• The value also can be stored in an 8-bit container without misrepresentation. Therefore, 0x20 in Q-3.10 format is equivalent to 0.3125 real value.

Given 0x0220 (544) in Q.10 format,

  • For 16-bit container (Q5.10), this represent 0.53125 real value.
  • The value cannot be stored in an 8-bit container in the same Q format. Therefore, conversion is required.

Values originally stored in the containers with a larger number of bits can be represented in a container with smaller number of bits only with a certain accuracy. Hence, values originally stored as single precision floating point numbers cannot be accurately represented in fx16 or fx8 formats, as single-precision floating point numbers usually have 24 bits for the mantissa.

Note

Asymmetricity of signed integer types affects FX representation. fx8 container (int8_t) holds values in range of [-128, 127] which means that FX representation of this number is also asymmetric. So for Q.7 format, this range is [-1, 1), or to be more precise [-1.0, 0.9921875] (excluding 1.0). Similarly, fx16 container (int16_t) holds values in range of [-32768, 32767]. For Q.15 format, the range is [-1, 0.999969482421875].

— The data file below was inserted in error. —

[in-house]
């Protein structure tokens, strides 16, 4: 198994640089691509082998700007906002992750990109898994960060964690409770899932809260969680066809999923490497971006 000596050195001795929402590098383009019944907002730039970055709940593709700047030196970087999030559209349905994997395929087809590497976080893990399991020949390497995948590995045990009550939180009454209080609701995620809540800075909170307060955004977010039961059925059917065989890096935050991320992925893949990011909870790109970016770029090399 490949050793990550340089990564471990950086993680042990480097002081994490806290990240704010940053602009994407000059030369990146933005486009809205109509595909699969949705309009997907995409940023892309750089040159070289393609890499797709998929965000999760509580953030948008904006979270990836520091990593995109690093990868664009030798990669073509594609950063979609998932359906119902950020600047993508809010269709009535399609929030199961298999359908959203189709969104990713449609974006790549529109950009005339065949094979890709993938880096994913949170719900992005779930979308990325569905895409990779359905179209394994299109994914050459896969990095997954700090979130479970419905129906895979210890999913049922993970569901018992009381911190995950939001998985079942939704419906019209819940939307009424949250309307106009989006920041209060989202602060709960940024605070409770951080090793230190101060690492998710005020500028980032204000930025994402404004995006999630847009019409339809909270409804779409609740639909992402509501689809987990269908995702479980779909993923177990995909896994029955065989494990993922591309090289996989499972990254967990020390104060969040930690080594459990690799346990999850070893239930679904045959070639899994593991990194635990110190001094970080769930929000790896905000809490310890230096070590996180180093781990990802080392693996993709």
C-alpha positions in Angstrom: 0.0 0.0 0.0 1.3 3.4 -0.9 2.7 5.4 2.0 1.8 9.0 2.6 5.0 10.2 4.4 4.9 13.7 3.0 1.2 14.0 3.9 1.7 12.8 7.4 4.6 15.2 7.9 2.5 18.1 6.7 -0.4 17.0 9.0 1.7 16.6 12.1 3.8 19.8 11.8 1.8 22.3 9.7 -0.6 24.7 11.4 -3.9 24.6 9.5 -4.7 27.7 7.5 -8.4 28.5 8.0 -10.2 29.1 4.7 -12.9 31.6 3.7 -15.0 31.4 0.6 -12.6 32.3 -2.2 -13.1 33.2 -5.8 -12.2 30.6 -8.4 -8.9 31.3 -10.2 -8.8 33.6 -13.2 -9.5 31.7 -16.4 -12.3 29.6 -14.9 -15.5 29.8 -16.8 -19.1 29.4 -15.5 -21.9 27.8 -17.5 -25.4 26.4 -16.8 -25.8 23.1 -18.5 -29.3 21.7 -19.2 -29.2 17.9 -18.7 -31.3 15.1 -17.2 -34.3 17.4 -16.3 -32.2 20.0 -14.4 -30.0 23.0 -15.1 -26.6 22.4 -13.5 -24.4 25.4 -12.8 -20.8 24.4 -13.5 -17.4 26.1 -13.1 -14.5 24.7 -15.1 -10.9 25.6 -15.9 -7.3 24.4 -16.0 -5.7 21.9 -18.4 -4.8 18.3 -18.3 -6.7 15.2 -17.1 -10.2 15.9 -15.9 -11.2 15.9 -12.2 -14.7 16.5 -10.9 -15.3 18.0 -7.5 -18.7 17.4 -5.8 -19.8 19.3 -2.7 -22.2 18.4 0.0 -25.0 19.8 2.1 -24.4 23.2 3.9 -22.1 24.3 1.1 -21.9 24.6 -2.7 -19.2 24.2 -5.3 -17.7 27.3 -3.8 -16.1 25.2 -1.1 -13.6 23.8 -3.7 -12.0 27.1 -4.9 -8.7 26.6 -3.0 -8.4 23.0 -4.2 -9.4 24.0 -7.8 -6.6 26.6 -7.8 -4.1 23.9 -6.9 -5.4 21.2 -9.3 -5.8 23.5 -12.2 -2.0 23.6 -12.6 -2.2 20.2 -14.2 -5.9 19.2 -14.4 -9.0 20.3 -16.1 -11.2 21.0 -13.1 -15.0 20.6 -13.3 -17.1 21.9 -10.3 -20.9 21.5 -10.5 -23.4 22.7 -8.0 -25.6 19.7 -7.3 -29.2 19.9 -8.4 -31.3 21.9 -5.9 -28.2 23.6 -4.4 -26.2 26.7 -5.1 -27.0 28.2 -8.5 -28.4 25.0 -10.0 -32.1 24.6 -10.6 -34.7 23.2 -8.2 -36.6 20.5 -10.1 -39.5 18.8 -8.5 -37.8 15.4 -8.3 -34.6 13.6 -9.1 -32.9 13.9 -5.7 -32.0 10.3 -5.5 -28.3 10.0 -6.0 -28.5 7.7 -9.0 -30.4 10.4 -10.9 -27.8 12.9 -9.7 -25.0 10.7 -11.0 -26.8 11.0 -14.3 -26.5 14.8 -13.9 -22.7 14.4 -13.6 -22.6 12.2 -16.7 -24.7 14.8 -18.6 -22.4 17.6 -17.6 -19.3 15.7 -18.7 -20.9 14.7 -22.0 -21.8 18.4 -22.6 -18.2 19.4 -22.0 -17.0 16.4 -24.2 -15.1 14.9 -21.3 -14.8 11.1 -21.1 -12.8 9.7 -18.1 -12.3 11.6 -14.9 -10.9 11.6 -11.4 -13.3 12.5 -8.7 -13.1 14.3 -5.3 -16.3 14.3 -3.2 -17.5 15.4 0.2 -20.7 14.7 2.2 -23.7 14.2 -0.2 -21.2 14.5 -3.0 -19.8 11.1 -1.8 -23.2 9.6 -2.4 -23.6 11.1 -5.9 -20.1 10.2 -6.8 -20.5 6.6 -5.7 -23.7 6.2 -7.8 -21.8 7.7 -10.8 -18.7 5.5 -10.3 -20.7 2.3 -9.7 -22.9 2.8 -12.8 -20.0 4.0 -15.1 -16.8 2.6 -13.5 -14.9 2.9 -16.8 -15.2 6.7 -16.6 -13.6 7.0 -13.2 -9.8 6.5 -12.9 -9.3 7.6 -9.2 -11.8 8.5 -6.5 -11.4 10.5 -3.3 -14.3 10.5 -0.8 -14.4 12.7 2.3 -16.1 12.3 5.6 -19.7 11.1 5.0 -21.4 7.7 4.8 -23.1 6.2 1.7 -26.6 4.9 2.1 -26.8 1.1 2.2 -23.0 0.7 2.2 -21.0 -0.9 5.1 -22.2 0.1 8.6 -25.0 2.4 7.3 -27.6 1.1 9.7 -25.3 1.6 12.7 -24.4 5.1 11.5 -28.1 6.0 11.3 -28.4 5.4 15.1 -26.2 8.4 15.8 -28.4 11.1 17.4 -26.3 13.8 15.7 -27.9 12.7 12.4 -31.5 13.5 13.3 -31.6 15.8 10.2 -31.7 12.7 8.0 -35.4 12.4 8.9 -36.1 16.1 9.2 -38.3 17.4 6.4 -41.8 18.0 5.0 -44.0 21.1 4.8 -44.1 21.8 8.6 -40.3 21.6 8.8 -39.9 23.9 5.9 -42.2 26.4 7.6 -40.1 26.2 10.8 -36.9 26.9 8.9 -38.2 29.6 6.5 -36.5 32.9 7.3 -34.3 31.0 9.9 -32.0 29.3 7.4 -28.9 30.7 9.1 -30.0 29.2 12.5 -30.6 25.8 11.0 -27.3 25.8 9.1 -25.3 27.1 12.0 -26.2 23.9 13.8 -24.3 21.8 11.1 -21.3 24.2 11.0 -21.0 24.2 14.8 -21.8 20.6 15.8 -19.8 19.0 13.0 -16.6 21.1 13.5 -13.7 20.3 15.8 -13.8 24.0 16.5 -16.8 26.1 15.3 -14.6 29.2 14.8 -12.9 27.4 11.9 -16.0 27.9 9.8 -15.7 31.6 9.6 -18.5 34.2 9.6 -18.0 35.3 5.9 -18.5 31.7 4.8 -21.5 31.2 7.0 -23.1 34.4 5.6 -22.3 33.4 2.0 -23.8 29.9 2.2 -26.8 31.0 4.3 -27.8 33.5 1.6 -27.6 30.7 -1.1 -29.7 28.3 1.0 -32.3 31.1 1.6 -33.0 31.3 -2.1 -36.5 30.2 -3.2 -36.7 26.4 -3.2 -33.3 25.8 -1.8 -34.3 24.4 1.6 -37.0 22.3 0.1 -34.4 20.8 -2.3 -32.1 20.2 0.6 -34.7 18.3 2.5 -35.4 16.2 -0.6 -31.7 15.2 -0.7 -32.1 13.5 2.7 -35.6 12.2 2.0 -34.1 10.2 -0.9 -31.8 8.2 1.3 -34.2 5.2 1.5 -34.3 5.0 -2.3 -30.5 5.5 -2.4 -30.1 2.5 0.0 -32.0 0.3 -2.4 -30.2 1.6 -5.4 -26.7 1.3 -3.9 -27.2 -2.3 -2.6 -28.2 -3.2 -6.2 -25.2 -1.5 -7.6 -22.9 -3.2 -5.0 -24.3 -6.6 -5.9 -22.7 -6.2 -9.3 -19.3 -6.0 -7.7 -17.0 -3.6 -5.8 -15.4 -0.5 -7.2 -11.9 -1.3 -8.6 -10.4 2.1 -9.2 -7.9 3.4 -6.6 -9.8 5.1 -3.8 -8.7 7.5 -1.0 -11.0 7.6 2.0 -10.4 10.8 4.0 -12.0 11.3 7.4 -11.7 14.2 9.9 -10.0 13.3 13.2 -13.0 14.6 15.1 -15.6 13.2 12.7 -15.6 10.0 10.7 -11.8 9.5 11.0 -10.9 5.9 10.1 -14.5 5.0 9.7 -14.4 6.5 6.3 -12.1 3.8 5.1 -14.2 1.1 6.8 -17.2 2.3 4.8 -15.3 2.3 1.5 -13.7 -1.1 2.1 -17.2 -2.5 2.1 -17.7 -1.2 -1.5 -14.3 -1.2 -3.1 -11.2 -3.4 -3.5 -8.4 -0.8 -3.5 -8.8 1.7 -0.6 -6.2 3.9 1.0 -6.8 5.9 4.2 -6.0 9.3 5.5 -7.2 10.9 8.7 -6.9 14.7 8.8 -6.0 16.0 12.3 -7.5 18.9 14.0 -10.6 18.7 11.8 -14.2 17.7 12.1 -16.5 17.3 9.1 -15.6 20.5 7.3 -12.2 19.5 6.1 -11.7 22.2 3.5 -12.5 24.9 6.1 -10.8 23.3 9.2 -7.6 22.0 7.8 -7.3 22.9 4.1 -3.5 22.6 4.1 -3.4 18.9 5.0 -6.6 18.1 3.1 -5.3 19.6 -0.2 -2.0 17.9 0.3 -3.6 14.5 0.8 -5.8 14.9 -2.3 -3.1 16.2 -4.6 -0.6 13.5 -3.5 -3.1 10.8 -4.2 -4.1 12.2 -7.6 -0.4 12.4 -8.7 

Operations on FX values

Arithmetical operations are performed on signed integers according to the rules for two’s complemented integer numbers. Q notation gives these values a different meaning and hence, some additional operations are required.

Data Format Conversion

Conversion between real values and fx value might be performed according to the following formula:

\[fx\_ val\ = Round(real\_ val\ *2^{fraq\_ bits})\]
\[dequant\_ real\_ val\ = \frac{fx\_ val\ }{{\ 2}^{fraq\_ bits}}\]

where:

  • \(\ real\_ val\ \) - real value (might be represented as float)
  • \(\ dequant\_ real\_ val\ \) - dequantized real value
  • \(\ fx\_ val\ \) - FX value of the particular Q format
  • \(\ fraq\_ bits \ \) - number of \(\ fx\_ val\ \) fractional bits
  • \(\ Round\ () \ \) - rounding according to one of supported modes